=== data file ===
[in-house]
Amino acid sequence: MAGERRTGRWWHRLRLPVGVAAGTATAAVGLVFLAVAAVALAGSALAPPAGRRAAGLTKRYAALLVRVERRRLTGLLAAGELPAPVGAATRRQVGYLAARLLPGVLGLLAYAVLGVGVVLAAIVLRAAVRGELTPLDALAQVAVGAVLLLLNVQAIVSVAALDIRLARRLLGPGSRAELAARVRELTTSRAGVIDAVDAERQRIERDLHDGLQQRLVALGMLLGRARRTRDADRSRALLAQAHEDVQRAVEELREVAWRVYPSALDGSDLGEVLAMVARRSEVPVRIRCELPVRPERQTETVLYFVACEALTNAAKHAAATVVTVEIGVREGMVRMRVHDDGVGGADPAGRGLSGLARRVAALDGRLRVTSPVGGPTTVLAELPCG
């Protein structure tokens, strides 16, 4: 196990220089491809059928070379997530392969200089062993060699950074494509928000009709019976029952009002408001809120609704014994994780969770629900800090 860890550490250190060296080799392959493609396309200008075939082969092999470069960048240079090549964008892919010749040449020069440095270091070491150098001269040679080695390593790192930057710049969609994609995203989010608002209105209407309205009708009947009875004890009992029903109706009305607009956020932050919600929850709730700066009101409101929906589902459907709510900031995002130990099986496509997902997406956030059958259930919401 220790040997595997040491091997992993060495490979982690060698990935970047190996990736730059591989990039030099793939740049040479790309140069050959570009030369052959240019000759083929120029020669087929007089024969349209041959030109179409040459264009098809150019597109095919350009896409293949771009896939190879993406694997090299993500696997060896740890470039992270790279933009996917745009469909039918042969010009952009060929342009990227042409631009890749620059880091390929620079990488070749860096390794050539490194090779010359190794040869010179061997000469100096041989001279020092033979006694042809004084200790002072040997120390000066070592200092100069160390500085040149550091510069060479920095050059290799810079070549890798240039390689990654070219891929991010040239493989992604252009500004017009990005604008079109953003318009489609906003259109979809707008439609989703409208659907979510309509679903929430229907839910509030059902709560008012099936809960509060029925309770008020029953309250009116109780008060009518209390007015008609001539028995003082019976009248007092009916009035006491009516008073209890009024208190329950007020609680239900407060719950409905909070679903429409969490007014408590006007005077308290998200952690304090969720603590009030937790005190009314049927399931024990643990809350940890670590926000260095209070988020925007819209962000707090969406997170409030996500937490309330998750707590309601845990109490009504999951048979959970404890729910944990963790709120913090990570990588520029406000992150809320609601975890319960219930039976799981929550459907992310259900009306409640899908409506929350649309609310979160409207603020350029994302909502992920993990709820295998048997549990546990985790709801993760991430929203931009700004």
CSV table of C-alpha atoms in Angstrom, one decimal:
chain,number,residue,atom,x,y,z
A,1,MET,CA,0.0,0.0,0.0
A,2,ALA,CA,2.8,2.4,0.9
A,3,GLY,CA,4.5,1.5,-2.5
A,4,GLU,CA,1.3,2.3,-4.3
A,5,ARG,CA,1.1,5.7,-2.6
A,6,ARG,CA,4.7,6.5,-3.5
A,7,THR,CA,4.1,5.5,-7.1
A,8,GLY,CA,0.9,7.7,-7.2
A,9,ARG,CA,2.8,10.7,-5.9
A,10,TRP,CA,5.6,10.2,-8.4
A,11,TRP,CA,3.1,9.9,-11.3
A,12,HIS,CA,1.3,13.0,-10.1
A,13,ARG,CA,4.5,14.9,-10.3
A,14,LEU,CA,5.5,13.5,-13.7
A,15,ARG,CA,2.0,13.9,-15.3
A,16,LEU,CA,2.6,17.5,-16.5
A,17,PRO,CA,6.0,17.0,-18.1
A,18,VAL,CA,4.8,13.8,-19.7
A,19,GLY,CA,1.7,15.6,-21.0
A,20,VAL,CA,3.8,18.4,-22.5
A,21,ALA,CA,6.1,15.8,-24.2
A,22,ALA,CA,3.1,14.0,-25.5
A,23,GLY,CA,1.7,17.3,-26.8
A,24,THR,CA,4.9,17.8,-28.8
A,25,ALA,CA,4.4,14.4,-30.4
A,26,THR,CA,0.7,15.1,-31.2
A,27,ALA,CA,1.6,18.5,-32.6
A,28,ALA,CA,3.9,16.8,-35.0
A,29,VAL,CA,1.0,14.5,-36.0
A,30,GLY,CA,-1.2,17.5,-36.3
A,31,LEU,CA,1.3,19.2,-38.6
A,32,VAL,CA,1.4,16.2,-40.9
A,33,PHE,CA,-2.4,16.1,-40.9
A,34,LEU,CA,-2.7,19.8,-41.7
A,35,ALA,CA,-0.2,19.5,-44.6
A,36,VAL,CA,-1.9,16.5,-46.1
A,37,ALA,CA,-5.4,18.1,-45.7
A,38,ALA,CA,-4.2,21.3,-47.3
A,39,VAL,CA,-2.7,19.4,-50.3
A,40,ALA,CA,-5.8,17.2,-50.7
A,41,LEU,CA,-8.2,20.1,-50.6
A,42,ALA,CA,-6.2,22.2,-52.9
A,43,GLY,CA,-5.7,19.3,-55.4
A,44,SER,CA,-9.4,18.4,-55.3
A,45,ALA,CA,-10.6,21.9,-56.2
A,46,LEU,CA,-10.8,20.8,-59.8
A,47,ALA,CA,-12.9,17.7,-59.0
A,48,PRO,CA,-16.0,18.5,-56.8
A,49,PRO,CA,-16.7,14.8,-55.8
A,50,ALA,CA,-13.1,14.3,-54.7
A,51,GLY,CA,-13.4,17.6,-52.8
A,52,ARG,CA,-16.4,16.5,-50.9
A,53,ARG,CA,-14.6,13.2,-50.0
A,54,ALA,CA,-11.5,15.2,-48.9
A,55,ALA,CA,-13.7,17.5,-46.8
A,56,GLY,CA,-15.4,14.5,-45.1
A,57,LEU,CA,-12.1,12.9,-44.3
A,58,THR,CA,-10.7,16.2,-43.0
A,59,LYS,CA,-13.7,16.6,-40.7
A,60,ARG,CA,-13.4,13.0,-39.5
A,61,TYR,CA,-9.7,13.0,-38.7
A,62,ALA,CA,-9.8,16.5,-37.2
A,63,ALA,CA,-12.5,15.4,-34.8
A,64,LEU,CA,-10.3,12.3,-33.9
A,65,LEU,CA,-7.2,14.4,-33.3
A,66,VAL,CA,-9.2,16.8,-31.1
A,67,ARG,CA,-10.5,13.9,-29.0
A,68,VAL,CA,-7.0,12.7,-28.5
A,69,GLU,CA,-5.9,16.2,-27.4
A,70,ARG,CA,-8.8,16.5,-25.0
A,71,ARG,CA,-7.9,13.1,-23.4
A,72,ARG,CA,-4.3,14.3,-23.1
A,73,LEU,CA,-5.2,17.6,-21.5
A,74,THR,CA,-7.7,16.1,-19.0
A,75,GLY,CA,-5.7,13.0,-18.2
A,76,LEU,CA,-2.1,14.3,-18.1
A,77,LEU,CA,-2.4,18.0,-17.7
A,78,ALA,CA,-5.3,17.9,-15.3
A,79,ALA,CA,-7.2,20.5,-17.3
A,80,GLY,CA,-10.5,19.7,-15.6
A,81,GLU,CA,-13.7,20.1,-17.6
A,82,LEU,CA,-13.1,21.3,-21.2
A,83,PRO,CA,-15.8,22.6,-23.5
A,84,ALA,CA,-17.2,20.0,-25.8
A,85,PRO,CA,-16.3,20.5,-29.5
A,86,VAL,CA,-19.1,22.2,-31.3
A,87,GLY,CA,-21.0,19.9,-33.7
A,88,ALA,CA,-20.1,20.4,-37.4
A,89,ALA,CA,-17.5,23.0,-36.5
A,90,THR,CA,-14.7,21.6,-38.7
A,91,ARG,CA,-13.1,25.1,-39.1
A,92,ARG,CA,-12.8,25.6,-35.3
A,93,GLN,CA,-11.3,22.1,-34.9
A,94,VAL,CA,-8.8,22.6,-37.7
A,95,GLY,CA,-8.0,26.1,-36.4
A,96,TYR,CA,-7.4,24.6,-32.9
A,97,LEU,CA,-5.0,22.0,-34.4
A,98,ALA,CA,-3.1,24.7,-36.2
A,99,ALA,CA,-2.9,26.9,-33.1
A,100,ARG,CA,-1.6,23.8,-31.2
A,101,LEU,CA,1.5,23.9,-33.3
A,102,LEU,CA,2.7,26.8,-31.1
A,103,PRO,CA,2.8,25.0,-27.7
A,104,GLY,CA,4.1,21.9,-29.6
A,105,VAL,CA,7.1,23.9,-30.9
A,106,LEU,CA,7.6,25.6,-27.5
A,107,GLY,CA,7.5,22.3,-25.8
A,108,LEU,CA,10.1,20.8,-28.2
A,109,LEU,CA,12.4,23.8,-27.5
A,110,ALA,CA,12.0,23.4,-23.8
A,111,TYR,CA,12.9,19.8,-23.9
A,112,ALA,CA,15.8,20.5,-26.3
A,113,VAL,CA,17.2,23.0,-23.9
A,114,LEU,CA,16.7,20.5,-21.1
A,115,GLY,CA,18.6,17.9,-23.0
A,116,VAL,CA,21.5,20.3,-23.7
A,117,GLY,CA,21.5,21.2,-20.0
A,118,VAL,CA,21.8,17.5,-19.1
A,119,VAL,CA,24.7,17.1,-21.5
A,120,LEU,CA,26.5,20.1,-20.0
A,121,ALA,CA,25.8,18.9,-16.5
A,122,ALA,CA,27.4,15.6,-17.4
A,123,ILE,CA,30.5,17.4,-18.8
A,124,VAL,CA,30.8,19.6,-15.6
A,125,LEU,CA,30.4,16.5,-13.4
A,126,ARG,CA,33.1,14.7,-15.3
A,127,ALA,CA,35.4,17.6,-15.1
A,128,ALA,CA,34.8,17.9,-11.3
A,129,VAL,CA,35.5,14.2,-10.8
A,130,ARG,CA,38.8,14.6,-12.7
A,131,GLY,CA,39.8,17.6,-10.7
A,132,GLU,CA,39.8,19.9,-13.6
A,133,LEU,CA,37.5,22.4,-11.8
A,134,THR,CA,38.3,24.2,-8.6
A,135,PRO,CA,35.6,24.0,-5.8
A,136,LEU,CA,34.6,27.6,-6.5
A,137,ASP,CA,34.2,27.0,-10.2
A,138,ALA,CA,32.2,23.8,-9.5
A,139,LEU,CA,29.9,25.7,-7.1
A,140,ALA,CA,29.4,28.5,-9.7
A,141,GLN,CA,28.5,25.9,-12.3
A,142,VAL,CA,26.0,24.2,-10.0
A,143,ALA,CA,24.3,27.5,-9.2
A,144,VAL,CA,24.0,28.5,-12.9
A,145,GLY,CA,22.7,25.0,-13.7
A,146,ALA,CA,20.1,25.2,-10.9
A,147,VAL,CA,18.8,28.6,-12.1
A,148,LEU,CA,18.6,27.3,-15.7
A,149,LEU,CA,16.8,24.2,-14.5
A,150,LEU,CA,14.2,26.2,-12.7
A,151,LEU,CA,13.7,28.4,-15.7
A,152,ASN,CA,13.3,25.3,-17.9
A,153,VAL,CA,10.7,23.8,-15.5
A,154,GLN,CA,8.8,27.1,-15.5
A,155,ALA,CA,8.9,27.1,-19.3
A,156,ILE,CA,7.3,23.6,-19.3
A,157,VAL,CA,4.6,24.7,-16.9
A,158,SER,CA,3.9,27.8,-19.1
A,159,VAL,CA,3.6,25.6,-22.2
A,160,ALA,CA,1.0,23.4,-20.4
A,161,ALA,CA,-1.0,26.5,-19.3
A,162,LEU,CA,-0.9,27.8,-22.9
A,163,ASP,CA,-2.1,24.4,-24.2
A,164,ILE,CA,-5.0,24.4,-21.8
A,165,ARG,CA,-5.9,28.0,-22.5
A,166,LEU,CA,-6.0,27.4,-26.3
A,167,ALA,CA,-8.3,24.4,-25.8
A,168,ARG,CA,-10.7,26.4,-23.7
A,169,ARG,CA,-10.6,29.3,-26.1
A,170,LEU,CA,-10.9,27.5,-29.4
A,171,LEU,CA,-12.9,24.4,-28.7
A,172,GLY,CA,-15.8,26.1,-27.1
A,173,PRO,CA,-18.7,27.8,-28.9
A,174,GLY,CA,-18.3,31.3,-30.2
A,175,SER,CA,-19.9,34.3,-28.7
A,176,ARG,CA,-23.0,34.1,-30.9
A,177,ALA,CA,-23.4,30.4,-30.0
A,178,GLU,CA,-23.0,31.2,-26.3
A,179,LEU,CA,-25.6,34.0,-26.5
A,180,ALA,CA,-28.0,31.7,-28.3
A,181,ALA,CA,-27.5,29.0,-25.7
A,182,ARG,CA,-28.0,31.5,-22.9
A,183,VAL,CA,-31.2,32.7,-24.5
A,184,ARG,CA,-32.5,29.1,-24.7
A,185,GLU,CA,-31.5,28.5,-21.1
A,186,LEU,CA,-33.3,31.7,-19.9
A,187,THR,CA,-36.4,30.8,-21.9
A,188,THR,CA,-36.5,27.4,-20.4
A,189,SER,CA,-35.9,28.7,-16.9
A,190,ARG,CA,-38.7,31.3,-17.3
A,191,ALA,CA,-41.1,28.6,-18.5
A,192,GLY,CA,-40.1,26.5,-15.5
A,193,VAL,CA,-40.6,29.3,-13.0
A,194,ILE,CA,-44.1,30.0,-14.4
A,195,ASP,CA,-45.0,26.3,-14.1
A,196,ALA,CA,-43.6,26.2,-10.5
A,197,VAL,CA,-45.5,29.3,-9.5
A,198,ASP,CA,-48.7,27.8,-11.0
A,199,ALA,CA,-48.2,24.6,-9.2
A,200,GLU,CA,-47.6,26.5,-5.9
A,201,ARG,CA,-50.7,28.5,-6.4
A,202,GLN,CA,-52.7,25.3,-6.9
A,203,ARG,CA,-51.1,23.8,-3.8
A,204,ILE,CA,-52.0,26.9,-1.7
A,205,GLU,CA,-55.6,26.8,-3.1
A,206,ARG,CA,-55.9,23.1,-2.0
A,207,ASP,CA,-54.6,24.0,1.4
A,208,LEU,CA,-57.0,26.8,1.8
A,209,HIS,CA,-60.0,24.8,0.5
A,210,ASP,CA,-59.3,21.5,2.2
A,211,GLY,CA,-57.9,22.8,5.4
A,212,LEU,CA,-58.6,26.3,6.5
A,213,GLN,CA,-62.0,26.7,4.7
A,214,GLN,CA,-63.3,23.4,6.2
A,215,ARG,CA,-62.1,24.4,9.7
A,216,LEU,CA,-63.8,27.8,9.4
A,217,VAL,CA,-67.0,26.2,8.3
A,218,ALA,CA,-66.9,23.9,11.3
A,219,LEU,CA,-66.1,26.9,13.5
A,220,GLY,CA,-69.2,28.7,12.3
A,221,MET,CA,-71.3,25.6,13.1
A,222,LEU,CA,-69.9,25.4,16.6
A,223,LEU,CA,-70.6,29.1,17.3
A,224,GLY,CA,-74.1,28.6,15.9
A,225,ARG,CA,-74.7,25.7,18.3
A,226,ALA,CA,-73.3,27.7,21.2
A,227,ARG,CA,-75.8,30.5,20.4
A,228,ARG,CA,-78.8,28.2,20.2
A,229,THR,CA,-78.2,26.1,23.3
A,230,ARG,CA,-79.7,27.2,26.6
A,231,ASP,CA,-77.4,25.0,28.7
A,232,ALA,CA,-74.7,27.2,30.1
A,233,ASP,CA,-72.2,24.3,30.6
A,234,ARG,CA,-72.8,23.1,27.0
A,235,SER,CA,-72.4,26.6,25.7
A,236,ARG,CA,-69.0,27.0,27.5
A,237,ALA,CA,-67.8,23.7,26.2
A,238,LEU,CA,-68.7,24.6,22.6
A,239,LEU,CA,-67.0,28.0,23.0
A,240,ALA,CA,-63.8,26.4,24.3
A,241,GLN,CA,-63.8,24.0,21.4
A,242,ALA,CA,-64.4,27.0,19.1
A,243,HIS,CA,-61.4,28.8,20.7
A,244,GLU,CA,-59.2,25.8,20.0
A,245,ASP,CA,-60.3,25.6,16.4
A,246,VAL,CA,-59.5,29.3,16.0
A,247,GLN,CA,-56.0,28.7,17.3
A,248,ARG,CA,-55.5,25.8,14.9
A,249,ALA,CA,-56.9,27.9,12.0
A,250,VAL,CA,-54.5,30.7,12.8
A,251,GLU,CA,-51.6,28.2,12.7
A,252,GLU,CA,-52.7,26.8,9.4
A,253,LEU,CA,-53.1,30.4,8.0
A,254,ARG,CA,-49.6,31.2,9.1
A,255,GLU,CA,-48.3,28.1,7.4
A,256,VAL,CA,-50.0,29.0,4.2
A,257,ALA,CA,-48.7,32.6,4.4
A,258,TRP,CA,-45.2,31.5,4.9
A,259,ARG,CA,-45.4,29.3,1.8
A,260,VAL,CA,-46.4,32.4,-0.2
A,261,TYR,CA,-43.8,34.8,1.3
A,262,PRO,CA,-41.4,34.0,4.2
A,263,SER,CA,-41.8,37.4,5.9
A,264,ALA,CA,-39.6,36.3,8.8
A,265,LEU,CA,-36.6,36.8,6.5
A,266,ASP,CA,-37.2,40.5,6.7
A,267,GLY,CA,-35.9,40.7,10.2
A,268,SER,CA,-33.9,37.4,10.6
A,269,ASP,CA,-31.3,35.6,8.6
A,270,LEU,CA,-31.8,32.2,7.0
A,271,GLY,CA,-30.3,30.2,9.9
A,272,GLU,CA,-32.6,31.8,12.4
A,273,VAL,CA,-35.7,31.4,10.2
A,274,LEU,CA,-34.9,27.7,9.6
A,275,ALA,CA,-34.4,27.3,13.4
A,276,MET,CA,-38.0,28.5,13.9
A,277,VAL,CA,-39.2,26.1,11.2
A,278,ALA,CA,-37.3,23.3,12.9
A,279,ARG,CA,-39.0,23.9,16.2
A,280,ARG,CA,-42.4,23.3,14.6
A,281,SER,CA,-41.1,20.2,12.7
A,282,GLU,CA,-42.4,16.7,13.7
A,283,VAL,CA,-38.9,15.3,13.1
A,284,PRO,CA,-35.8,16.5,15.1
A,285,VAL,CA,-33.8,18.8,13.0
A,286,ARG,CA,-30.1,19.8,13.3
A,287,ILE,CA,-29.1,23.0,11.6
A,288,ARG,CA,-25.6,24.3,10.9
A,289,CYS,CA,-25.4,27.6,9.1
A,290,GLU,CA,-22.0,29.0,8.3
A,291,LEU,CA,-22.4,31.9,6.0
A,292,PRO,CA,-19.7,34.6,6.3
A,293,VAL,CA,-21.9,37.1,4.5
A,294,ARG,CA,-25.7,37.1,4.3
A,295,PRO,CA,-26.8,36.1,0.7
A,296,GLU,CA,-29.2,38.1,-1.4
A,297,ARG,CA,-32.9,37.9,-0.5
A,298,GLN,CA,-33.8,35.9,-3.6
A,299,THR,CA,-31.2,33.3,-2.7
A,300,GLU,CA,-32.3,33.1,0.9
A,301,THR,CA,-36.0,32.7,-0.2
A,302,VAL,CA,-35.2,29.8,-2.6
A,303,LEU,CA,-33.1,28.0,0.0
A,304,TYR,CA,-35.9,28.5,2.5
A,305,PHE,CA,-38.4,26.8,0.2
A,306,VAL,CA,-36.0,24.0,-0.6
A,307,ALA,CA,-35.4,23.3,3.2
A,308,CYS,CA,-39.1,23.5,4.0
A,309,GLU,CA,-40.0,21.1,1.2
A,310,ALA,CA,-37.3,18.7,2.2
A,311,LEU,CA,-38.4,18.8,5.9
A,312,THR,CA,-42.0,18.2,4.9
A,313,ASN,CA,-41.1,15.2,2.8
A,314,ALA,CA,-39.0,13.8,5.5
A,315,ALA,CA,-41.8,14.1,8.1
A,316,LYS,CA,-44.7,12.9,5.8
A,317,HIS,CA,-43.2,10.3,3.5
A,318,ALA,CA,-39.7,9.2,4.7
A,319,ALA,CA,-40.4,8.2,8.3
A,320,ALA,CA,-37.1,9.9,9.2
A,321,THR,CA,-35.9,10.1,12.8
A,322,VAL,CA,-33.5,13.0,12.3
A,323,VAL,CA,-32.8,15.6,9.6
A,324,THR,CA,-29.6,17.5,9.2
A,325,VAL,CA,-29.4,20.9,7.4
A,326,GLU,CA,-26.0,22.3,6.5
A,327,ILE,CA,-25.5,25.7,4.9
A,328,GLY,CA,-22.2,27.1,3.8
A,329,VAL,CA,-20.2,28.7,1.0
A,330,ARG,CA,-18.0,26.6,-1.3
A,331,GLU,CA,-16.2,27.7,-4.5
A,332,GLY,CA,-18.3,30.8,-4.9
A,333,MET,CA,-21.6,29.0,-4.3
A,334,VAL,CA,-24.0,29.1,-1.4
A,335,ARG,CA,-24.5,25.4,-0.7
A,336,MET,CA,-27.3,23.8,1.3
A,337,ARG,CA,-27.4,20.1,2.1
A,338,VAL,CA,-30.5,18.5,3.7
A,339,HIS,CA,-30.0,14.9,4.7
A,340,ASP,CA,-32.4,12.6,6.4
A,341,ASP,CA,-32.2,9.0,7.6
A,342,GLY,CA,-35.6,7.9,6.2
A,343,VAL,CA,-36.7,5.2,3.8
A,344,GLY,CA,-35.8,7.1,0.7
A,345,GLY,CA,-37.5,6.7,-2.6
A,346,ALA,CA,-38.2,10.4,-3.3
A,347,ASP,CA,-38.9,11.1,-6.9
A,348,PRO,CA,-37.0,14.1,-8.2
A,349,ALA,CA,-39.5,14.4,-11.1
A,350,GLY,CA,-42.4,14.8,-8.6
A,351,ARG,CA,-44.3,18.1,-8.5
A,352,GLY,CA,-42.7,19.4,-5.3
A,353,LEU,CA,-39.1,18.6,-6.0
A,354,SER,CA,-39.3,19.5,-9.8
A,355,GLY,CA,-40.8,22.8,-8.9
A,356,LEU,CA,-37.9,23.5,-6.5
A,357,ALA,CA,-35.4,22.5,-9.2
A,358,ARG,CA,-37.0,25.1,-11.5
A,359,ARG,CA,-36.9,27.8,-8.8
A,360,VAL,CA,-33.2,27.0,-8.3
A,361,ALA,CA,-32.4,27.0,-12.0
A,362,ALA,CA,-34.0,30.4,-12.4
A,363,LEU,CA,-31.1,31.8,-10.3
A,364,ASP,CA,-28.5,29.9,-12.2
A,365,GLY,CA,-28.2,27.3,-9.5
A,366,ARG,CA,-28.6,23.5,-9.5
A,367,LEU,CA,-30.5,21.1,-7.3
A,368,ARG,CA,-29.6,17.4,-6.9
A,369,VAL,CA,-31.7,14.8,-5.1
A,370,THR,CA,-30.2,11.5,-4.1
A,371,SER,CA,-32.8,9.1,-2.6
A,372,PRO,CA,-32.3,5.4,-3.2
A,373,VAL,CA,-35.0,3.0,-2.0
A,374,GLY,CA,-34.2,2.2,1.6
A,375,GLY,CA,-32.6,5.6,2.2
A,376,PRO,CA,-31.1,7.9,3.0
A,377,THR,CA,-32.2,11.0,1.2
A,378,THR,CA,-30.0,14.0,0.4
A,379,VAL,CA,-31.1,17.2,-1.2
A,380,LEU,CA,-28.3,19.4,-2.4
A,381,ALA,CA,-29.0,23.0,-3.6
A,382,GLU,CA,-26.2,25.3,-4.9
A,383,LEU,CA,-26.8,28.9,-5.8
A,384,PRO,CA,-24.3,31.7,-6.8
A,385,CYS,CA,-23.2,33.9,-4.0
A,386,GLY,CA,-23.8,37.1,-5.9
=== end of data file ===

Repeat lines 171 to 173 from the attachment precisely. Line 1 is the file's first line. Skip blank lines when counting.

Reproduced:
A,166,LEU,CA,-6.0,27.4,-26.3
A,167,ALA,CA,-8.3,24.4,-25.8
A,168,ARG,CA,-10.7,26.4,-23.7